Medieval period In medieval Europe, education for girls and women was at best patchy, and was controversial in the light of pronouncements of some religious authorities.[2] Shulamith Shahar writes[3], of the situation in the nobility, that Among girls there was an almost direct transition from childhood to marriage, with all it entails. Education was also seen as stratified in the way that society itself was: in authors such as Vincent of Beauvais, the emphasis is on educating the daughters of the nobility for their social position to come. [edit] Early modern period, humanist attitudes In early modern Europe, the question of female education had become a standard commonplace, in other words a literary topos for discussion. Around 1405 Leonardo Bruni wrote De studies et letteris[4], addressed to Baptista di Montefeltro, the daughter of Antonio II da Montefeltro, Duke of Urbino; it commends the study of Latin, but warns against arithmetic, geometry, astrology and rhetoric. In discussing the classical scholar Isotta Nogarola, however, Lisa Jardine[5] notes that (in the middle of the fifteenth century), Cultivation is in order for a noblewoman; formal competence is positively unbecoming. Christine de Pisan's Livre des Trois Vertus is contemporary with Bruni's book, and sets down the things which a lady or baroness living on her estates ought to be able to do[6].

Erasmus wrote at length about education in De pueris instituendis (1529, written two decades before); not mostly concerned with female education[7], in this work he does mention with approbation the trouble Thomas More took with teaching his whole family[8]. In 1523 Juan Luis Vives, a follower of Erasmus, wrote in Latin his De institutione foeminae Christianae[9], translated[10] for the future Queen Mary of England as Education of a Christian Woman. This is in line with traditional didactic literature, taking a strongly religious direction [11]. Elizabeth I of England had a strong humanist education, and was praised by her tutor Roger Ascham[12]. She fits the pattern of education for leadership, rather than for the generality of women. Schooling for girls was rare; the assumption was still that education would be brought to the home environment. Communions was an advocate of formal education for women.[13] [edit] Modern period The issue of female education in the large, as emancipator and rational, is broached seriously in the Enlightenment. Mary Wollstonecraft is a writer who dealt with it in those terms. Actual progress in institutional terms, for secular education of women, began in the West in the nineteenth century, with the founding of colleges offering single-sex education to young women. These appeared in the middle of the century. The Princess: A Medley, a narrative poem by Alfred Lord Tennyson, is a satire of women's education, still a controversial subject in 1847, when Queen's College first opened in London. Emily Davies campaigned for women's education in the 1860s, and founded Girton College in 1869. W. S. Gilbert parodied the poem and treated the themes of women's higher education and feminism in general with The Princess in (1870) and Princess Ida in 1883. Once women began to graduate from institutions of higher education, there steadily developed also a stronger academic stream of schooling, and the teacher training of women in larger numbers, principally to provide primary education. Women's access to traditionally allmale institutions took several generations to become complete.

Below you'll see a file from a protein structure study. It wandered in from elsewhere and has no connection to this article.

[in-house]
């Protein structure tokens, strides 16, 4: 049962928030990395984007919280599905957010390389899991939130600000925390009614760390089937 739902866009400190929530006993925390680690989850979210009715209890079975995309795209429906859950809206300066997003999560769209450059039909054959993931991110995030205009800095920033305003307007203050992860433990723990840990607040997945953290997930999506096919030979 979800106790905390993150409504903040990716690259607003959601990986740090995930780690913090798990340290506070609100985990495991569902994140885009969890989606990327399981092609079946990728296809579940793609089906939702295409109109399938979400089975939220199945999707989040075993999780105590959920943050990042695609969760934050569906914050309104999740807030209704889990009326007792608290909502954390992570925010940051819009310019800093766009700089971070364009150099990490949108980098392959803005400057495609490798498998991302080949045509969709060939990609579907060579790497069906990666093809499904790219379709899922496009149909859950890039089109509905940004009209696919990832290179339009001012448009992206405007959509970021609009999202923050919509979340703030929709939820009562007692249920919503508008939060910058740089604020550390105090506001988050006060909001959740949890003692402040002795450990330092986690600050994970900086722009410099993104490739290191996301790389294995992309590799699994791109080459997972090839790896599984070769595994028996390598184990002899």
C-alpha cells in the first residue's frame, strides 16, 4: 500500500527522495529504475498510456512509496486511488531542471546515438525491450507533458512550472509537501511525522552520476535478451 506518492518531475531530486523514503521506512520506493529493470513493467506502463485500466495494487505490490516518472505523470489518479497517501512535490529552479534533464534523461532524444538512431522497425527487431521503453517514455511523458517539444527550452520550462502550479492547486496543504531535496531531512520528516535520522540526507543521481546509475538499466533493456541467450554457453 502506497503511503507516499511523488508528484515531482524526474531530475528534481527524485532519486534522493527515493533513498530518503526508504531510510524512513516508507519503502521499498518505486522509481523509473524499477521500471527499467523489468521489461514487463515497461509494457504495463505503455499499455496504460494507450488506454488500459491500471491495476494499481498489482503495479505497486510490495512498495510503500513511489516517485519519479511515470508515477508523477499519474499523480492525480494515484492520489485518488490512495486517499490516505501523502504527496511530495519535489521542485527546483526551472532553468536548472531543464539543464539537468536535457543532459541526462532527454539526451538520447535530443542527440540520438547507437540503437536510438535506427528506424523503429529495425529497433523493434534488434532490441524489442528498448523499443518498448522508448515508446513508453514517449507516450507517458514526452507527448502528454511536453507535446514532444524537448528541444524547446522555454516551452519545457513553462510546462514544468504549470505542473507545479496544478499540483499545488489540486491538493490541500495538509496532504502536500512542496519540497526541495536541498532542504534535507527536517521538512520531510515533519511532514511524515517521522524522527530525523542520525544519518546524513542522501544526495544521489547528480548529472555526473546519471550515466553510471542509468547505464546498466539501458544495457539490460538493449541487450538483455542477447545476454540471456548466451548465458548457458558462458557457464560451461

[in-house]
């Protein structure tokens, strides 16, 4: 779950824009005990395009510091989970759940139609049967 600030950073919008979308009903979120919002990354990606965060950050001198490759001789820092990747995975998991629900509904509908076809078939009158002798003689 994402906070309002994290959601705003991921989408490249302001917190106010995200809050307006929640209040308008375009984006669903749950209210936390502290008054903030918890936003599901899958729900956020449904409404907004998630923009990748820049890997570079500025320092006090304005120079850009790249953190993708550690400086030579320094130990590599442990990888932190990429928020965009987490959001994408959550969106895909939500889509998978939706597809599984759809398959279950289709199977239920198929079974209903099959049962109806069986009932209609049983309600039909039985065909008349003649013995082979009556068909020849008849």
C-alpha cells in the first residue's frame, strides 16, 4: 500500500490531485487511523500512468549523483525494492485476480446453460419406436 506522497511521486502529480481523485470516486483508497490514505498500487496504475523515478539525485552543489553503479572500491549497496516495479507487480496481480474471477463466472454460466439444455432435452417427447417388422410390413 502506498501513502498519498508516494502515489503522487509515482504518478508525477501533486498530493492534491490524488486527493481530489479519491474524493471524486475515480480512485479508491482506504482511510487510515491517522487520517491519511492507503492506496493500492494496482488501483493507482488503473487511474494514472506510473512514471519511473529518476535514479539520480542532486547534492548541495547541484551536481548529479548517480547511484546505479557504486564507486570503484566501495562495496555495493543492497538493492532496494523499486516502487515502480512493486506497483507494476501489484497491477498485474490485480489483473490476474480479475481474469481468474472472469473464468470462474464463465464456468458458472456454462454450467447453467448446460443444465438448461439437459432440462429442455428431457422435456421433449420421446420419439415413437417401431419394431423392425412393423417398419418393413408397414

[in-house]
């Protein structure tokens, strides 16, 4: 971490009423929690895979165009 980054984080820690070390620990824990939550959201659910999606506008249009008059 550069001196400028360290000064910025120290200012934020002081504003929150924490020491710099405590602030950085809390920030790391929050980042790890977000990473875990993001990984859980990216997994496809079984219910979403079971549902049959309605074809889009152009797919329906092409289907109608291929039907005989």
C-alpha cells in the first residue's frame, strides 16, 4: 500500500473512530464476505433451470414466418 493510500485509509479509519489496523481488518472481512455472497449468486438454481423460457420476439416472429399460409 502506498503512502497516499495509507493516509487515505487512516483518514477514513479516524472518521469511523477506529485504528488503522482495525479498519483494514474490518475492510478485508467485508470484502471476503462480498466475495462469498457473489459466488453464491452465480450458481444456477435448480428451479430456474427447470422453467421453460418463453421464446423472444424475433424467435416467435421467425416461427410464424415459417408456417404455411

Ragging is a term used in India to refer to criminal activity which takes place inside educational institutions. Ragging is different from other crimes because the motive is solely to get perverse pleasure.[attribution needed] Ragging is also different from other crimes as it is actively promoted by certain sections of the society.[weasel words] The following criminal activities can be categorized under ragging (especially if they take place inside a school or college):

unlawful coercion criminal intimidation assault battery sexual abuse rape murder